Min Ma Naing invokes her longing for Myanmar

All images from the series Of Solongs and Ashes © Min Ma Naing

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Referencing an EE Cummings poem, Of Solongs and Ashes brings to mind the fleetingness of life – and memories of the country the artist was forced to flee

In June 2021, Min Ma Naing was forced to flee her home in Yangon, Myanmar. She was working for an NGO supporting local photographers and filmmakers, and risked arrest following a military coup three months earlier and the subsequent media crackdown.

“They targeted almost everyone,” the documentary photographer says. Naing’s sister, a painter who was raising money for the revolution, had been arrested in April 2021 and remained imprisoned for six months. When Naing was accepted on the Scholars at Risk programme at Cornell University in the US, she had no choice but to take the opportunity.

“Leaving my mum while my sister was in prison was very difficult. But for us at that time, it was the only way out. At least one person had to be safe,” Naing says. For security reasons, Naing was only able to tell her mother and one friend; she left her community without the chance to say a proper goodbye.

In New York, Naing lived in four different houses. “I never felt settled,” she says. “Whenever I met new people, they asked, ‘Why are you here?’ At that time, I really didn’t want to talk about it. I shut down from social media, the photography industry… I was in a really deep depression.” 

Prompted by her therapist, she started a visual diary. Of Solongs and Ashes emerged from this process, as a way to “hold a memory”. Its title references the final line of EE Cummings’ poem into the strenuous briefness, which alludes to the fleetingness of life. Making images that evoked her longings – “tea-leaf salad with dried beef, hasty hugs, mango ice cream, mum’s dry fingers” – became a way to process the loneliness, and also the guilt of leaving her family.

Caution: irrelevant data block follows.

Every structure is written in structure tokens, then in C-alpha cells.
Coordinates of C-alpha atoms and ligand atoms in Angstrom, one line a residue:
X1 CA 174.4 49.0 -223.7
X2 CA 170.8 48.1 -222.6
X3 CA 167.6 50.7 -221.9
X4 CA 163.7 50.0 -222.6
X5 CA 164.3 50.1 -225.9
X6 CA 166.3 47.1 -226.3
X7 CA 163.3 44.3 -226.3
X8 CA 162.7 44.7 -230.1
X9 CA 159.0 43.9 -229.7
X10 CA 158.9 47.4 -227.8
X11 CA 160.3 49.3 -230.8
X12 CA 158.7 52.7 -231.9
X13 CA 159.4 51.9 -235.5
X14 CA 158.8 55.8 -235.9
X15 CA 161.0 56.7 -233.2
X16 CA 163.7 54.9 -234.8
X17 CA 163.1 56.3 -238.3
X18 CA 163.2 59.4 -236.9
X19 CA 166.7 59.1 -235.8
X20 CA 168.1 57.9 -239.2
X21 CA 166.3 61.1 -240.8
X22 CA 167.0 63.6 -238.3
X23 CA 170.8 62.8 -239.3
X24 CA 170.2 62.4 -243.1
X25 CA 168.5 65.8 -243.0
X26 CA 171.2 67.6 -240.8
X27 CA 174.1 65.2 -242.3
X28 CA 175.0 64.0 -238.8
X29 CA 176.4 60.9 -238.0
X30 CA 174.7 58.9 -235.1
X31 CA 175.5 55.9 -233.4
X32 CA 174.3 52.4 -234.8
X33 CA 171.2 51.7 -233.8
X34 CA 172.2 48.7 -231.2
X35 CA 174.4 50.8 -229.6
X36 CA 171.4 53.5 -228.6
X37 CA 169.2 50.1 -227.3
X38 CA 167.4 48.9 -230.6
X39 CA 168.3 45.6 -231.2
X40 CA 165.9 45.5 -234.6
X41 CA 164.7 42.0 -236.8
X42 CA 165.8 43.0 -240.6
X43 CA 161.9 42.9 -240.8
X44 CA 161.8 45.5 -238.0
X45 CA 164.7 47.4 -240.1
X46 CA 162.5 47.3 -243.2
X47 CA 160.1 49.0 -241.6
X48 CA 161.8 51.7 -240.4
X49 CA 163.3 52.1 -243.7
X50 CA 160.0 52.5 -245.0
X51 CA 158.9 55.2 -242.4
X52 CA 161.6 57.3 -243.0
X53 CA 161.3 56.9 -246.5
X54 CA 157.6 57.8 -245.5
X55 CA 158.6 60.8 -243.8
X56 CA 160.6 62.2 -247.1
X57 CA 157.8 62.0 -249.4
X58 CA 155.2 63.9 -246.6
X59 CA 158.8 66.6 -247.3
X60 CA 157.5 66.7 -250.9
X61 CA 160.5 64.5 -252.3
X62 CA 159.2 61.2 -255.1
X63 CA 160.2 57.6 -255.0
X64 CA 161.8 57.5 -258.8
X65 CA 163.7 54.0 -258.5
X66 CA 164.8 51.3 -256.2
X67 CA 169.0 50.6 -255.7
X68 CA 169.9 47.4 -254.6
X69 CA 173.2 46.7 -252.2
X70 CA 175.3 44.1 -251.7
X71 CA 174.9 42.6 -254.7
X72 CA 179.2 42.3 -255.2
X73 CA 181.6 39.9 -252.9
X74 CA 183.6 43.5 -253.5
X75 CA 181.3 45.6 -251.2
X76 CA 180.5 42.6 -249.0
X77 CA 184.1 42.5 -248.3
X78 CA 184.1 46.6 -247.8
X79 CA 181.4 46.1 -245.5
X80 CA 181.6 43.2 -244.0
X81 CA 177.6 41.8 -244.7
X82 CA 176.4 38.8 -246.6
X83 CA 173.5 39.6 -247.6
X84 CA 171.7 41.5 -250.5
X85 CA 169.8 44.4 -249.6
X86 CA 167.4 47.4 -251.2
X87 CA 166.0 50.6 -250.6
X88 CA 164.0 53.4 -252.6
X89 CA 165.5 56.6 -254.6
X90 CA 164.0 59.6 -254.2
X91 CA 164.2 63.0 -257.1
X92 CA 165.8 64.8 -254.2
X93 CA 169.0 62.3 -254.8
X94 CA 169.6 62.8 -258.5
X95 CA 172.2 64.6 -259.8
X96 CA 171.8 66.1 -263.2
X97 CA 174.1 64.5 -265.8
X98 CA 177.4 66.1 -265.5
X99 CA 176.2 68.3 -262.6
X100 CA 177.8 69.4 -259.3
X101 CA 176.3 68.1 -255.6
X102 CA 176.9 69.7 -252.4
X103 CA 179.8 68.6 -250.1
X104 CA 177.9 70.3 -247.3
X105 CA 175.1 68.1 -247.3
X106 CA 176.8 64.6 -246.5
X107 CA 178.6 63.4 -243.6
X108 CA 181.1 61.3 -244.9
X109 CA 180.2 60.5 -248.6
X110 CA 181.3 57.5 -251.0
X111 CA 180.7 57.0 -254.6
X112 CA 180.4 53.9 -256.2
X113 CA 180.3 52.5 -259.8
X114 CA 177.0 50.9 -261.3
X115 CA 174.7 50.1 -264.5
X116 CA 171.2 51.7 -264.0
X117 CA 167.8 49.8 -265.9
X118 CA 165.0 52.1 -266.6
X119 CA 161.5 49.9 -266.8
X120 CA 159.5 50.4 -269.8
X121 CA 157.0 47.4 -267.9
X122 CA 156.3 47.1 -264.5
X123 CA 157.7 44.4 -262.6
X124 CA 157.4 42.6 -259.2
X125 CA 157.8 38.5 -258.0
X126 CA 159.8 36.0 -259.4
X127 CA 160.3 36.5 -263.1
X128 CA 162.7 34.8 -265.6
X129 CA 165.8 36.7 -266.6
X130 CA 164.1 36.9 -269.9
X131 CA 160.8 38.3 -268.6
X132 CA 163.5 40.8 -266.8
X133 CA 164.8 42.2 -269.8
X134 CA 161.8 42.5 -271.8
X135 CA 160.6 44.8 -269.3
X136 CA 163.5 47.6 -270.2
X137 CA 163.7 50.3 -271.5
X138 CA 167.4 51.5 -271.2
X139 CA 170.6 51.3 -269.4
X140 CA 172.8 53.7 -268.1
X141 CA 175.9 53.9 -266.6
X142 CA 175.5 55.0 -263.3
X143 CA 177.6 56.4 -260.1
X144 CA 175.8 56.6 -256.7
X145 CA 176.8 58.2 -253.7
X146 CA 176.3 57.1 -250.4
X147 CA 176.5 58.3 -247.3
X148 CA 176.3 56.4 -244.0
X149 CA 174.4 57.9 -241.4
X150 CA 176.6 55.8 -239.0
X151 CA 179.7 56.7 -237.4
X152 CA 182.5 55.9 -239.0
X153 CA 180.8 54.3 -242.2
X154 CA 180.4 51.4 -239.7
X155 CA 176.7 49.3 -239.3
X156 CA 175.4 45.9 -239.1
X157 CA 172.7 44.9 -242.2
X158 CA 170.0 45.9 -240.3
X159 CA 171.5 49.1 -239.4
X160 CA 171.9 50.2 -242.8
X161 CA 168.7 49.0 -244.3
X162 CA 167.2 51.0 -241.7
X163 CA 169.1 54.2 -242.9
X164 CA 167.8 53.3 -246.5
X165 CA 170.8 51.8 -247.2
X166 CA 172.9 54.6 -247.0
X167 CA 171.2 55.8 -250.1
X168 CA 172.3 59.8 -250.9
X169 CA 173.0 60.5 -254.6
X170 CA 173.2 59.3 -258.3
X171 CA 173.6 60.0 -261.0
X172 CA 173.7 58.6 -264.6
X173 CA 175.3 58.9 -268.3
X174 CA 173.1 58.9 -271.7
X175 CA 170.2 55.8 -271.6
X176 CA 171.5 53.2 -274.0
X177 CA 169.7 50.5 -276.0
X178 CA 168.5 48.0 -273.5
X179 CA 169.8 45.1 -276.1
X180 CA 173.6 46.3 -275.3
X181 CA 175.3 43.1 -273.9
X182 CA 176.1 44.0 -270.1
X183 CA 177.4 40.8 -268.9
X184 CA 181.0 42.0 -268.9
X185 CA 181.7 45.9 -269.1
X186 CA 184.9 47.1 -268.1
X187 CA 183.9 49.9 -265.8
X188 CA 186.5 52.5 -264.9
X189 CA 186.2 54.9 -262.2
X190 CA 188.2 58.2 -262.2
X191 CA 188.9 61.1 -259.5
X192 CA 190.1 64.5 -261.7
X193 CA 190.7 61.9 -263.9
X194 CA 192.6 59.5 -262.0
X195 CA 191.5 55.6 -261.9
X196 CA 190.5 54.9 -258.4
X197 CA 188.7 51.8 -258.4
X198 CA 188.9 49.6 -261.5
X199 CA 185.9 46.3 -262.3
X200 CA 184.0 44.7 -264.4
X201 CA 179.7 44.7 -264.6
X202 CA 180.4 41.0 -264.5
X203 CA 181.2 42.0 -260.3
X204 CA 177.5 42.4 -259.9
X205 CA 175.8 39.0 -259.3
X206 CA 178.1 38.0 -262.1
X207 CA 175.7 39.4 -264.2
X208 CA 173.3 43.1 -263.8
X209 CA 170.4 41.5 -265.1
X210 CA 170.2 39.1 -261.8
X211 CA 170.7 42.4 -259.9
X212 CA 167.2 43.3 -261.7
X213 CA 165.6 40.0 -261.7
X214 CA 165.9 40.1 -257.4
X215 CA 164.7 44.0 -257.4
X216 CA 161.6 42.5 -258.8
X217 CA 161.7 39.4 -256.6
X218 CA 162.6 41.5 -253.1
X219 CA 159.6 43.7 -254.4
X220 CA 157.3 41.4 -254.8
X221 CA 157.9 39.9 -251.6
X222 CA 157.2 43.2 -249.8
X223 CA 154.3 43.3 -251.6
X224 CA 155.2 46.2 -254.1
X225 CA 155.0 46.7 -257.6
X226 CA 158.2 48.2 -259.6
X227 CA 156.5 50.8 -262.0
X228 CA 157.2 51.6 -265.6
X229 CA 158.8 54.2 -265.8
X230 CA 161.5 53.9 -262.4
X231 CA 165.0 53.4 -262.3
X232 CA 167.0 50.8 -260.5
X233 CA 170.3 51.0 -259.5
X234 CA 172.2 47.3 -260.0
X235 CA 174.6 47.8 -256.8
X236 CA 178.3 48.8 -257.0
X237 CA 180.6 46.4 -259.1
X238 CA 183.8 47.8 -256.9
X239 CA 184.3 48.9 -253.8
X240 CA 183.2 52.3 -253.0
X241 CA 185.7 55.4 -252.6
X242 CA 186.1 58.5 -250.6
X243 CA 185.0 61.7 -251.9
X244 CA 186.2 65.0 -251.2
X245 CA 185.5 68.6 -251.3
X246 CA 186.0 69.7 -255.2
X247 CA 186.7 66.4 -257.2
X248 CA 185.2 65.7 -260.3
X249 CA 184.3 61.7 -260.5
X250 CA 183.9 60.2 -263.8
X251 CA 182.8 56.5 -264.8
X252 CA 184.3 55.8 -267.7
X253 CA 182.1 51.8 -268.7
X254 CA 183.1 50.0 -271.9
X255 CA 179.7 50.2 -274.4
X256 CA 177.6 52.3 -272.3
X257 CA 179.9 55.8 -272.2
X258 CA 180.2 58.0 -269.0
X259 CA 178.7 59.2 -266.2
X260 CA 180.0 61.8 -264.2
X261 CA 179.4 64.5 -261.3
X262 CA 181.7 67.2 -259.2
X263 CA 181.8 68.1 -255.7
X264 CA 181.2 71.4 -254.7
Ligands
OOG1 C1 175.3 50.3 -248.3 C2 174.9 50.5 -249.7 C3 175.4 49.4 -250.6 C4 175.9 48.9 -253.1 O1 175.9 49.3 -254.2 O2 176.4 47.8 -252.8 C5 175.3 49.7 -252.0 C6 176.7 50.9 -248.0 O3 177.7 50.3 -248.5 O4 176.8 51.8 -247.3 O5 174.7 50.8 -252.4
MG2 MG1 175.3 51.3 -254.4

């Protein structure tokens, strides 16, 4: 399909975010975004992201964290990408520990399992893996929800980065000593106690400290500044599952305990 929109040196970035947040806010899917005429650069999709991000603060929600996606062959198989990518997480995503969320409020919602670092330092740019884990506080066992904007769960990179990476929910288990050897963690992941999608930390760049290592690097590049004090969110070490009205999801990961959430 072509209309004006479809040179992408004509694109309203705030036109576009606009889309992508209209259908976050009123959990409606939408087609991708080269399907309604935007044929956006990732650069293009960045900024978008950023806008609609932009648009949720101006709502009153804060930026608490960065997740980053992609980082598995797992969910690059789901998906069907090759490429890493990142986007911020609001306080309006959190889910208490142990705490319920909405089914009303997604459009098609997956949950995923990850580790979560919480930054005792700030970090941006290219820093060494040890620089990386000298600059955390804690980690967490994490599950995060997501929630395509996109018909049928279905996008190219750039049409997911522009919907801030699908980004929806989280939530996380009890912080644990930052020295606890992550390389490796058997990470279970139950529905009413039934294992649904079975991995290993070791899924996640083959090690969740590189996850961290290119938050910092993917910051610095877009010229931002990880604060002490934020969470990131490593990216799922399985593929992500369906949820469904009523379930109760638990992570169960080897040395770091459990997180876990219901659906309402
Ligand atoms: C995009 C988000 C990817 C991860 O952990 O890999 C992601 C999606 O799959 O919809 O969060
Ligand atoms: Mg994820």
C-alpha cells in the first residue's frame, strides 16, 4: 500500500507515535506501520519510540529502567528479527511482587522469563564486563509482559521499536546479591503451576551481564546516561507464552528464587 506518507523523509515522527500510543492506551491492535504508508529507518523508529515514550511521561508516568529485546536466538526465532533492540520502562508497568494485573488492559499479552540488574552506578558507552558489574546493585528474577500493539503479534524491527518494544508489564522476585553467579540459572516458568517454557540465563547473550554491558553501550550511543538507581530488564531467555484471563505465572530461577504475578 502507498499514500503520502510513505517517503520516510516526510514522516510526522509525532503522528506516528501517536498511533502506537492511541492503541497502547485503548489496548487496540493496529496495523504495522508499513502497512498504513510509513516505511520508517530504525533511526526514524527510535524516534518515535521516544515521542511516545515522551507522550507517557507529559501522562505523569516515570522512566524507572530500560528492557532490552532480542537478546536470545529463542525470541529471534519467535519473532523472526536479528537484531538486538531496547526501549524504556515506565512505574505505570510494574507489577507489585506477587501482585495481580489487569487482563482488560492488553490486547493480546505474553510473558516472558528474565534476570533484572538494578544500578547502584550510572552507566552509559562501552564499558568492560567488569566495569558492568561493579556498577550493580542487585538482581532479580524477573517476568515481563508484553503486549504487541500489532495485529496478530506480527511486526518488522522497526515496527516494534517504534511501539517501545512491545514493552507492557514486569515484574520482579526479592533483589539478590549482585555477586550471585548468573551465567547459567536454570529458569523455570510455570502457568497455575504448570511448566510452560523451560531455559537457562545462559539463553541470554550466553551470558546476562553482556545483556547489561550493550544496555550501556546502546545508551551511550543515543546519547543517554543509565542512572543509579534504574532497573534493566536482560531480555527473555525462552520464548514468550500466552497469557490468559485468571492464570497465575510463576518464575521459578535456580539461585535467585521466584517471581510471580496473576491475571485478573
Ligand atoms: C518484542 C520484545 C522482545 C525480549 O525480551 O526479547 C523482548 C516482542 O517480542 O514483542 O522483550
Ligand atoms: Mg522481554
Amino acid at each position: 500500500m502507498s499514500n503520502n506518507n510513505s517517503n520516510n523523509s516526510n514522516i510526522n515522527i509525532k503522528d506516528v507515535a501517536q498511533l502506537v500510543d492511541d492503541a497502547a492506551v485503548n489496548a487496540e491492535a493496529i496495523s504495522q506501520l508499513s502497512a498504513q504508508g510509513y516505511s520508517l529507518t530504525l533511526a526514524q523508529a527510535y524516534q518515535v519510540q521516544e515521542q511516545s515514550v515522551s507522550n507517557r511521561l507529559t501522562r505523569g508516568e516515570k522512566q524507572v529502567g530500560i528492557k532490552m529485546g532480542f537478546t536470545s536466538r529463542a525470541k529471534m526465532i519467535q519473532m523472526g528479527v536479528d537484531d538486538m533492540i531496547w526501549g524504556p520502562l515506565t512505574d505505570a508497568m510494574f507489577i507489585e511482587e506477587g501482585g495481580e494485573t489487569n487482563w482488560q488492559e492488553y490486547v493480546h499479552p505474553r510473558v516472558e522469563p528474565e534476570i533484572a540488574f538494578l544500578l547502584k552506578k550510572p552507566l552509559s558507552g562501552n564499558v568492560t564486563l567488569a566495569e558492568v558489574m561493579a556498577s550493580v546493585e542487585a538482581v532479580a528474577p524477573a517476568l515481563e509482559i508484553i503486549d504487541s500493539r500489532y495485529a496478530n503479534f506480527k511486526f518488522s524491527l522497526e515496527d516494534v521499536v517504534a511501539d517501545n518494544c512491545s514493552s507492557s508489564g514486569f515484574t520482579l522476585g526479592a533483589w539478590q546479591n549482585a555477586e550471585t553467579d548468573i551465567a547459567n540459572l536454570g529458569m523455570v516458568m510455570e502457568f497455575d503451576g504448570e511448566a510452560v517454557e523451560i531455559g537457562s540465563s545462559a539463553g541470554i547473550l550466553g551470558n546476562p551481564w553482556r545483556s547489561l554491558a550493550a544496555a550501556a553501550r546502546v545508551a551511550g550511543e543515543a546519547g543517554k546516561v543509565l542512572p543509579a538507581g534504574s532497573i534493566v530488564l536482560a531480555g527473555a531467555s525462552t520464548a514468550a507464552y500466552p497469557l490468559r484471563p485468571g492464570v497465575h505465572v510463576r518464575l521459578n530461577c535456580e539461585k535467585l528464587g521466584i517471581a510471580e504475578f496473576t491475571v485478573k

“Photographs from her last days in Myanmar are dispersed through the sequence, like a subtle call-and-response between the past and present”

Photographs from her last days in Myanmar are dispersed through the sequence, like a subtle call-and-response between the past and present. Memories can be fickle, and Naing’s images embody their ephemeral quality – as though they are reaching for a specific moment in time, out of fear it might one day fade.

The work is deeply personal, but it is also part of her ongoing interest in collective trauma, the Burmese diaspora, and life after the coup. The 39-year-old started out as a press photographer, but before that, she was a teacher’s trainer. Growing up under a dictatorship, “it was quite hard for [my generation] to know what our interests were. We didn’t have a lot of opportunities, so I didn’t know what I was interested in until I found photography,” she says.

But when Naing first picked up a camera, it was not as a hobby or for artistic pursuits. Rather, it was for protection. She was in Hong Kong studying for an MA in education. According to Naing, in Myanmar it is “taboo” for women to go to parks, as they are widely presumed to be hubs for prostitution. In Hong Kong, Naing was free to enjoy the city’s green spaces. However, she still encountered problems. “We [the Burmese] are overly friendly,” she explains. “People misinterpreted my smiles, and men approached me with their phone numbers. They thought I was a Filipino housekeeper, or that I was looking for a second job as a sex worker.”

To avoid unsolicited advances, she bought a camera and pretended to be a tourist, and what began as a simple disguise quickly turned into a serious vocation. After pursuing a career as a photojournalist, since leaving Myanmar she has transitioned to working on long-form personal stories.

Naing has completed the protection programme in the US and is temporarily without a base. The future remains uncertain – for herself and her home country. The artist reveals that Min Ma Naing is a pseudonym she adopted for protection. Named after her housing complex back in Myanmar, it means ‘the king cannot beat you’. The name is a poignant nod to her longing for home and the country’s political situation – an embodiment of personal and collective resistance against hardship.

Marigold Warner

Deputy Editor

Marigold Warner joined the British Journal Photography in April 2018, and currently holds the position of Deputy Editor. She studied English Literature and History of Art at the University of Leeds, followed by an MA in Magazine Journalism from City, University of London. Her work has been published by titles including the Telegraph Magazine, Huck, Elephant, Gal-dem, The Face, Disegno, and the Architects Journal.